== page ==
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Jewell County Record
Mankato, Kansas
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April 6, 1967     Jewell County Record
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April 6, 1967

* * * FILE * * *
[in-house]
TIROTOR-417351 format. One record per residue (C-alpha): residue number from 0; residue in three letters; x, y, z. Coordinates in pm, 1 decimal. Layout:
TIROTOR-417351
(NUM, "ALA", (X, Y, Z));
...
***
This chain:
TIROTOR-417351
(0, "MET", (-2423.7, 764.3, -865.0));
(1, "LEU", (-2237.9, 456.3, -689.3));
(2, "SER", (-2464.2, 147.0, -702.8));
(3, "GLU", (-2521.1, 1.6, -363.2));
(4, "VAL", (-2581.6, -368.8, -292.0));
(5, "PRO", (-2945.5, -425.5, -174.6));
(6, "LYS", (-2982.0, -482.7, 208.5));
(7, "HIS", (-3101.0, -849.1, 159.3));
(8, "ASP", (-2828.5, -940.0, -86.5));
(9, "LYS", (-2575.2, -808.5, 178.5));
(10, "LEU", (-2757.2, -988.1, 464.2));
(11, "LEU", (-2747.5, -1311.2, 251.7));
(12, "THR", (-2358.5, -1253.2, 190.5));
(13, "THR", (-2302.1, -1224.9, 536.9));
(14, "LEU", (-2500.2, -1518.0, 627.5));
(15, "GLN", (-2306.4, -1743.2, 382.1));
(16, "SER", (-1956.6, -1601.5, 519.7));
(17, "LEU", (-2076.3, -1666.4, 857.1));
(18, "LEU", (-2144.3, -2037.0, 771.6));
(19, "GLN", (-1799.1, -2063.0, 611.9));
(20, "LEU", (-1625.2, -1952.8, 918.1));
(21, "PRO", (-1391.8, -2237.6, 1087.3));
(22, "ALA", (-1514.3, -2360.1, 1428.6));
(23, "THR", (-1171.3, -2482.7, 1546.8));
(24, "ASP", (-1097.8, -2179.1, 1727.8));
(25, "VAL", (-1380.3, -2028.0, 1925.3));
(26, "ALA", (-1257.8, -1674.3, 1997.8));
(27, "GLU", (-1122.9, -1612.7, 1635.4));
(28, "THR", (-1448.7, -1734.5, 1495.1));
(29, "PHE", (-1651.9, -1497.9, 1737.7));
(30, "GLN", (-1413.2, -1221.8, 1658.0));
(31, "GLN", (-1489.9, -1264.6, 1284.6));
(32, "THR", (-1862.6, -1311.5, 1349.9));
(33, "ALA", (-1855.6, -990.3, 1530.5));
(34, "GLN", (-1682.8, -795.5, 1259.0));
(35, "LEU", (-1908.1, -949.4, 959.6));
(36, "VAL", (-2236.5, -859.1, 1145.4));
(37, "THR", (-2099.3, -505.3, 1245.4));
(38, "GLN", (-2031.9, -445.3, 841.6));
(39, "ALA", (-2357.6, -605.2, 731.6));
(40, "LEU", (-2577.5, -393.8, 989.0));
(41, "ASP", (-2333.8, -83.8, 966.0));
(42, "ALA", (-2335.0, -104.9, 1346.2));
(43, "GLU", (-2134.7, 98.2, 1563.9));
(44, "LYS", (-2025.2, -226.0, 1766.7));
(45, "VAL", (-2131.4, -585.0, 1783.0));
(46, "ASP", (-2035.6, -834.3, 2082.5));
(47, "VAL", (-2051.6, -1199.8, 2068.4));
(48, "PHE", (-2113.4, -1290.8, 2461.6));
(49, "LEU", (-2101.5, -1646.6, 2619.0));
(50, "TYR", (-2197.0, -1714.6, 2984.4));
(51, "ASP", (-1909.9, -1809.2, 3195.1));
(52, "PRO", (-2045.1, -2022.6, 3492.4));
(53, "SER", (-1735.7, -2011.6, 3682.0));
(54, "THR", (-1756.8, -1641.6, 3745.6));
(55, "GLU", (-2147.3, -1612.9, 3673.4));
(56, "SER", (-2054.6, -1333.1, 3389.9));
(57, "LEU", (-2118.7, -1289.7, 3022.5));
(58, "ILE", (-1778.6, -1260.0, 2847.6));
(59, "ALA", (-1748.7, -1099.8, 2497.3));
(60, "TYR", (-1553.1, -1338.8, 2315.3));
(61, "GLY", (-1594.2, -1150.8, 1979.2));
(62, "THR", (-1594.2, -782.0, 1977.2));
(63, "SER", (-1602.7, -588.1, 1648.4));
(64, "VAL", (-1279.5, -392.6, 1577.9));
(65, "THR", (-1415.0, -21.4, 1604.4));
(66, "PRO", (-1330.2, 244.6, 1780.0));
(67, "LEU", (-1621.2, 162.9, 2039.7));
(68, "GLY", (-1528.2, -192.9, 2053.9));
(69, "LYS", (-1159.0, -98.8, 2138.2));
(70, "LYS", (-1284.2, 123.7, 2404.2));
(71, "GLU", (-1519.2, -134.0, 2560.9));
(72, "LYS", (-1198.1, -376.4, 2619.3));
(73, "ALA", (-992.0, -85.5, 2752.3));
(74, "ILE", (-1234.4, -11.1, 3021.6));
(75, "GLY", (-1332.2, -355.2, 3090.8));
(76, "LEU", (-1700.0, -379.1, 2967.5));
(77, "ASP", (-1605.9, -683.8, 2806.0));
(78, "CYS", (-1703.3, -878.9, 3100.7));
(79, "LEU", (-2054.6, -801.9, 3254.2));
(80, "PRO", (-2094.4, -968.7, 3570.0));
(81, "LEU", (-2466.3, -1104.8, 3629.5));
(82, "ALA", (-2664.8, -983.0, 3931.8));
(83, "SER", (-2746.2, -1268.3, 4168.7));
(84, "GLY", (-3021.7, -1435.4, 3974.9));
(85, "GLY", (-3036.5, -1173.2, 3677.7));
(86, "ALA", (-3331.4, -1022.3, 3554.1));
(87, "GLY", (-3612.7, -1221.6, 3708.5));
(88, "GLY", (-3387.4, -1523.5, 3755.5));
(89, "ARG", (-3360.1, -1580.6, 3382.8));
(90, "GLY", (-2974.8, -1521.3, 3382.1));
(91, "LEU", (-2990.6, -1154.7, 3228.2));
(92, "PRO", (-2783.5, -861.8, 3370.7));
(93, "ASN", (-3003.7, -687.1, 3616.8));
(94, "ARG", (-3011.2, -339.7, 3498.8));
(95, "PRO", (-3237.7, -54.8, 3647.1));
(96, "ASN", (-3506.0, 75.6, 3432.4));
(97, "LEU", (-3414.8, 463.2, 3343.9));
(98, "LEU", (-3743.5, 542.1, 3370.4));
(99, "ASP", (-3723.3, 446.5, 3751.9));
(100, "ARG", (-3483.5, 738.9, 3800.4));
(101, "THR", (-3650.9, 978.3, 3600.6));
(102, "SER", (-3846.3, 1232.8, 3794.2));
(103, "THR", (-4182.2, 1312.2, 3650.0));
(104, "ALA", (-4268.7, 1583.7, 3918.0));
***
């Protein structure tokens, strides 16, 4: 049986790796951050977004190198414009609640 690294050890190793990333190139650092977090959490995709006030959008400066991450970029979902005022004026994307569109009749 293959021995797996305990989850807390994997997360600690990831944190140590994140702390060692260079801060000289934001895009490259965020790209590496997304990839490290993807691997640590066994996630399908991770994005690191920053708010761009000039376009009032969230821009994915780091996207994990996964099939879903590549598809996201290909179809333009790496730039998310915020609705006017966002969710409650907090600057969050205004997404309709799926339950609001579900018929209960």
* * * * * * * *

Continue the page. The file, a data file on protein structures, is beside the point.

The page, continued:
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i JEWELL COUNTY RECORDI : Thursday, April 6, 1967 [ Page 4 - Section I I " OLA-NcEs -ll ' WITH t~ .(' MARY FRANCES |y Mary Frances Holdren Jewall County Home Economics Agent Spring Tea : The Spring Tea is planned for the Jewell Christian Church for Monday, April 10, at 1:30 p.m. Baby sitters will be pro- vided on a donation basis at the Evangelical United Breth- ren Church in Jewell. The program as planned by Brownscreek, Progressive, Je- well Homemakers, and Rural Ann's is as follows: Presiding Officer - Mrs. Glenn Kindler, Home Econo- talcs Advisory Chairman. Group Singing - Mrs. Rich- ard Eisenhauer, Jewell Home- makers, Mrs. Walter Holloway, pianist, Progressive. Recognition and Comments - Mrs. Warren Johnson, Salina, Central District Director. , Speaker - Mrs. Velds Seth- re's, Courtland, "Know About :Antiques". Presentation of Seals - Mrs. tClarence Jensby, Chairman,, Standard of Excellence Corn, mlttee. Program Numbers - Mr. Norman Walker, Jewell High School Music Department, This sounds like a real enjoy- kb]e afternoon for you and your friends. ANYONE who wishes to at- tend is welcome. We hope that ose who do not belong to an Extension Homemaker Unit can spend the afternoon wlthl us as well as those who are members. Kansas Women 'Launch, Learn, Live': Women from throughout the Sunflower State will "Launch, Learn, Live" as they follow the theme of the 1967 annual Kansas Homemakers Council Workshop April 19-20 at the Baker Hotel, Hutchinson. Registration begins at 6 a.m. Wednesday, April 19. Mrs. J. J. Moxley, Council Grove, pres~ ident of KEHC, will preside over the general session which begins at 9:30 a.m. Following a welcome by the Hutchinson mayor, Mrs. Shirley Marsh, state leader of Extension home economics, KSU, Manhattan, will expound on the Workshop theme, "Launch, Learn, Live." Lieutenant Governor John Crutcher, will also address the women that morning. After lunch and musical program by Bill Post, Geuda Springs, the women will have district meet- ings with respective directors. Committee work sessions will complete the afternoon sched- ule. Women may attend the citizenship, cultural arts, fam- ily life, health, international or safety sessions. State and district committee chairmen will conduct these work ses- sions. At the evening banquet, state safety awards will be present- ed to winners. The Ramiraz Brothers, an instrumental and vocal ensemble from Mexico, will then present an interna- tional and cultural program. Women may preview films available to organizations be- fore the general session begins Thursday morning. Senator Marvin Cox, Kingman, wil ad- dress the Workshop partici- pants during the general ses- sion. Mrs. Kathryn Sughrue, asso- ciate state leader, Extension home economics, KSU, will present "What Now?" during the concluding general assem- bly Thursday afternoon, The 2-day Workshop will close with a short business meeting of the Kansas Extension Home- makers Council. I still have room in my car for three or four ladies, I will leave early on April 19. The first ones to let me know may ride with me. Mac and Penny McGuire of Wamego were weekend visit- ors in Mankato. They visited with Mr. and Mrs. Buck Ro- berts and other friends while here. Mac makes a trip back each spring to have his income tax work done by Bill Lager- gren. SPARE TIME INCOME AROUND THE COUNTY with Jim Gunter, Ceunty Agricultural Agent ..,...., m Brown Spots In Wheat Fields: There has been quite a lot of concern during the past week about the brown spots showing up in many of the wheat fields over the county. This situation exists in ev- ery area of the county, but is probably a little worse in the northwest corner. In the fields that have been checked, it seems that the main problem is a lack of moisutre. In most fields it is fairly evident where the snow was blown off of an area. There are some brown wheat mites showing up in the wheat which do not help the situation any. The dry soil conditions and the damage of the brown mite are probably the two fac- tors that are causing the brown areas. The brown wheat r~ite ia an insect that damages wheat mostly in dry weather such as we have this year. and is about the size of a comma in a regu- lar newspaper. It is very diffi- cult ~0 identify without a mag- nifying glass. Although this insect is an important pest to wheat, the wheat will usually outgrow the damage caused by it if suffi- cient moitsure is ava!lab!e. In most cases the wheat in the brown areasis not dead and if we could get some mois- ture in the near f,~tm'o thi'~ probably would solve most of the pr(fiJ[ems for the present. Rabies, A Threat. to Farm Animal;: There has been increasing attention given to thre~t of rabid animals attacking people: and pets in "~Icwe]l Cou.~ty. es- pecially since several positive cases have been found last fall and this spring. Dr. Robert Simon, Mankato, has sent in 5 skunks since the first of the year. that have been rabid, in addition to the cases that were found last year, and several pc@pie in the county have had to take the rabies treatment after being exposed to rabid animals. Pets, such as dogs and cats, should he vaccinated for rabies to prevent them taking the disease, since they do come in contact fairly often with wild animals such as skunks. Although rabies is not limited to a specific season, most cases are observed in the spring and early fall. So now is a good time to get your pets vaccinated. There are two recognizable types of rabies, Animals with the "dumb" type are sluggish and have difficulty in swallow- ing because of throat muscle paralysis. Reaction to the "mad dog" type is more vio- lent. The animal loses all sense of caution or fear and will attack anything or anyone they contact. Symptoms of rabies are not consistent, but the first notice- able sign could be a change in the pet's behavior pattern. If a pet should bite a person, confine it for further observa- tion -- don't kill it. Wash the person's wound with soap and water and get the victim to a medical doctor as soon as possible. If a wild animal is suspected of having rabies, don't nmtil- ate the head, but kill it and take it to your veterinarian for confirmation as to whether it has rabies. Strengthening Agriculture At a Pratt County Farmers Union meeting last night, Con- gressman Bob Dole (R-Karts), a member of the House Com- mittee on Agriculture, said, "What is especially alarming in agriculture is the increase !which occurred in farm debt. :According to the President's economic report, combined real estate and other debt of farmers increased $4,2 billion during 1966 (from $41.6 to $45.8). This works out to an average of $1,220 increased in- debtedness per farm: whereas the real dollar increase in net income per farm amounted to only $323. "Naturally some farmers would be willing to endure ad- dltional indebtedness when in- curred under a program of investment calculated to im- prove future net income from expanded or more efficient farm operations. However, the record over the past six years does not reveal improvement Available in and -ton models. Suburban '67 puts new style in one solidly built package. Thei'e's new convenience with a second right side door for passengers and cargo. More room inside because of a longer 127" wheelbase. More rust prevention due to self-washing fender skirts. The great ride you'll have to discover for yourself . . . at your Chevrolet dealer's. Stylish new panels, too. Dashing new design includes new1 more durable sheet metal construction. Longer 127w wheelbase adds to cargo area. ~- and ~-ton models available. See them today! See the brand new breed of Chevy trucks at your Chevrolet dealer's. " '" 66956 in net income, commensurate with increased indebtedness. The accumulated net income ~9~0 farm improvement over for the past six years amounted to $5,290. At the same time, net indebtedness per farm increased $4,540, leav/ng a net income excess of only $750 for the six-year per- led. "It is recognized that while farm debt has been going up, farm equity has been going up even more. But most of this increased equity represents in- flated farm land values. Al- though these may offer a source of comfort to farm land owners, the fact remains that the farmers must pay off in- debtedness, Without adequate net income to do so, he is left with no choice except to liqui- date some of his equity or go out of business. Looking at the farm econo- my as a whole, net farm in- come (in terms of inflated dol- lars rather than real dollars) increased by $900 million. At the same time, total farm debt increased by $4.2 billion. And almost all ($820 million) of the $900 million increase came from increased federal govern- ment payments to farmers -- not from improvement in the market prices of their pro- ducts." Continued Cost-Price Squeeze Congressman Dole also add. ed, "Under the Administra. tion's inflationary policies, the costs of farm production In- creased $2.5 billion during 1966; farm land prices went up an average of 8 percent; and farmers found credit tighter and bearing the highest in- THe CHUNGH imON ALL. ALL FON THe GHUNGH The Church is the great, st factoc on earth for Ihe build. ing of character and good citizenship. It im a storehoune of spiritual value. Without n strong church, neither democracy nor civilization can zurvive. There Me four sound rsamons why every terest rates in over 40 years. p~lon ,houid attend ,~rvk~m ! "The fact of depressed prices regularly nnd zupport the i of farm commodities is reveal-~ Chu~h.~.y s~.: ~) ~oc hit ed in the parity ratio, whichl own .ks. ,'~) voc ~i, ch,. dren's uks. *:il For the ~ke :averaged 78 for 1966 as a] of hi|communityandnation. (4) For the sake of the Churt'h whole and was down to 76 by a.~r, wh~.h n,~,d~ hi. moral the end of last year. Indica- tions are that this is falling nnd materi.I ~uppurt. Plan to go to church regularly nnd rend your Hihle daily. even lower. The Administra- tion and the Democratic Con- gress must bear the responsi- bility for these depressed ' prices," CHICKWEED AND HENBIT CONTROL IN LAWNS Now is the time to get your trol of these two lawn pests, Careless or wrong use of these, or any chemical weed killers, cnn make them useless or even dangerous. Their correct use requires only common sense, care and reading and following :i: When Jimmy Clark crowned the tiny church with the steepIg my heart. Incidentally, I admire Jimmy Clark and I am interested he does. When he brushes his teeth or rides his tricycle, or t~a~zi at the playground I admire his concentration and his ship. And when he cuddles into his Daddy's lap at bedtime or ' hand with him up the church steps on Sunday he looks like s, I th;nk you have guessed it by now, haven't you? I'm -- and a doting mother at that. I think Jimmy could anything.., doctor, lawyer, merchant; why he might be But whatever he becomes, I want him to be a good man; of character, firm in his principles. I want him to have God That's why I go to ch:u~ch every Sunday and take Jimmy. It'~ ance I know for a happy and fulfilled life. CopNrig;~t 1967 Keistsr Advertistn Sunday Monday Tuesday Wednesday Thursday Friday Proverbs Jeremiah Luke John II "r!mothyHebreWS 10:27-32 7:1-7 21:5.19 2:13-22 4:9-18 3:1-6 Rev. DeS CATHOLIC CHURCH Verse ESBON ----- ServiCe' Winter Schedule: 8:30 a.m. at Esbon I0:00 a.m. at Smith Center lawns ready for spring and, WEBBBR METHODIST ASSEMBLY (~F GOD .~ummer! Chemical weed kill-CHURCH CHU~,7.H I! era for the control of henbit Webber, Kanias O.S. Wi lard Paul Life, and chickweed must be applied L0ren ~. Slisby, Minister Pastor MorningWors.hip now (in case you forgot to do Dale Crispin, S. S. Supt. Sunday School 10:00 a. m. ~unday g~.hool ,, it last fall.) 2,45TP and Dlcam- be are two of the chemicals Morning Wor-' 'p 9:30 a.m. Morning Worship 11:00 a. m, W.S.W.S ........ Special Childrens' ServiceWednesday recommended for spring con- Church School ,. 10:30 a.m. in Basement .... 11:00 a.m. Choir Rehearsal, Evangelistic Service 7:30 p. m. Wed ........... 7:30 p.m. Midweek Prayer MONTROSE WSCS---lst and 3rd Service ......... 7:30 p. m. Wednesdays .. 2:00 p. m. IONIA EVANGELICAL UNITED BRETHREN CHURCH DAVID TROTT, Minister OLIVE HILL CHURCH NAZAI R. R. I - Superior, Nebr. Lee Rav. Dorman Foley .~" Minister Morning Chrlasle Ahrens, S. S. Supt. Sunday Sunday School .. 10:00 a.m. Evening Church Service.. 11:00 a.m. Youth Service Mid-Week Prayer Meeting, Wed.. 7:30 p.m.Prayer LaJaunta Winslow, S.S. - .Rev. james Supt. unaay School. Sunday School at .... 10:00 Worship ....... Vrorship at ......... 11:00 Training UnlO " F 'mnd Youth at 6:45 Evening Worship at p : n0 Evening Worship Service Prayer Meeting Wednosday Mid Week at 7:30 P.M. Wednesday Worship Service. 11:00 a.m. Sunday School .. 10:00 a.m. The "Y" Fellowship every other Sunday afternoon at the manufacturer's directions, Clean your spraying equip- ment to remove rust and win- ter sediment, then read the label on the container. It will give the amount of active in- gredients in the herbicide. Fol- low the directions for applica- tion. For spraying small areas it is well to remember tha following measurements: 3 teaspoons equal 1 table- spoon or Va ounce. tablespoons equal ~ cup or one fluid ounce. 4 tablespoons equal ~A cup or 2 fluid ounces. In dry weight one ounce equals approximately 2 table- spoons. Don Modiin, Weed Supervisor, Jewell County. 3rd Grade Brownies 2:00 p.m,r UNION CHAPEL E. U. B. CHURCH Earl Enyeart, Pastor Supt., Vade Davis, Jr. Sunday SchooL,. I0:00 a.m. Northbranch Friends Church FIRST Morning Worship II:00 a.m. Wendell Barnett, pastor' 1st and 3rd Sunday Evenings: Bible Study ...... 7:00 P. M. The Fellowships .. 7:00 P. M. ESBON E. U. B. CHURCH Earl Enyeart, Pastor Earl Slisby, S. S. Supt. Morning Worship 9:45 a.m. ---- Sunday School .. 10:45 a.m. FORMOSO COMMUNITY MAN I Lunch of candy bars was 2nd end 4th Sunday Evenings: CHURCH servedRamseytO beforethe BrownieSwe walkedbY Juneto Youth Fellowship .. 6:30 P. M, Paul Temple, Minister Michael H Oc~ti[~~ -- Sunday: , the Community Building for a B~RIL Summer Schedule Bible School .... movie on Nature and Wildlife. Sunday School ... 9:45 a.m. Worship Hour .' Mr. Gary Hesket showed the~ IL Brook, ~ Morning Worship 11:00 a.m. Youth Hour .... ' film and gave a talk on some ~mday ache. Youth Fellowship 6:30 p.m. Bible animals. This was very inter- .. 9:30 Lm. Evening Service .. 7:30 p.m. Gleaners, eating to everyone and we wish ~MoI'D~g Worship 10:30 a.m. Prayer Meeting 4th Tu~ to thank Mr. Hesket for giving Jr. - Hi Youth ... p,m. and Bible Study _ Primary ] Us his time, --Reporter. Jet Cadets, (Wed.) .......7: u p.m. ., Saturday ..... 1@.00 a m. Wednesday Phone JU 7-2293 RANDALL CHRISTIAN Jet Cadets, Wednesday s |f ev plm ed! " WESLEYAN METHODIST Randall, Kenus CHURCH Gene Snyder, Mlnlsler W. D. Buckley, Pastor ---. ----- 10:00 A.M ..... Sunday School Sundays ..... Sunday School 10100 a.m; ll:O0 A.M, . Morning Worship Worshlp Service 11:00 a.r-. ' W. Y .......... 7:00 p.m.IiARMONY METHODL T Evening Service . 7:30 p.m CHURCH Pastor Prayer Meeting, Rev. Dean F,,. RoW ' Elvle Wednesday 7:30 p.m :30 a.m. Worship Service Worship 9:45 a.m. Church School Sunday el:00 a.m. Worship Service Clyde Reed, Supt. Choir - 8 p.m. Wedn.e by, Get the facts about a tax-deferred retirement investment plan using MASSACHUSETTS INVESTORS Founded ~ROWTH in 1932 STOCK FUND A mutual fund investing in common stocks of invest- ment quality selected for bet- ter than average growth pos- sibilities. A Prospectus and descriptive material may be obtained free bywriting: SPONSORED BY FOLLOWING MANKATO BUSIN] Jewell County Mid-West Weltmer Co. Mankato F. Mankato IIANKATO, KANIAS JJ Oil Frontier Coffman Buffalo Manimto Waugh 011 & Gas Co., nc, c .-t o.co p ell and M to Sales CO. Prol m9 Lehrllng Chevrolet The First National BankR-K Shopper, InC. Raymond 'and Eddie, Barbers Betty's Studio Halstoad's Shoe Store Kramer Furniture McCarthy Hardware Mankato Greenhotum Newetl lmp aent Co, Mankato Laundry Fit [elan'g Beauty Shop The Ranch Bowl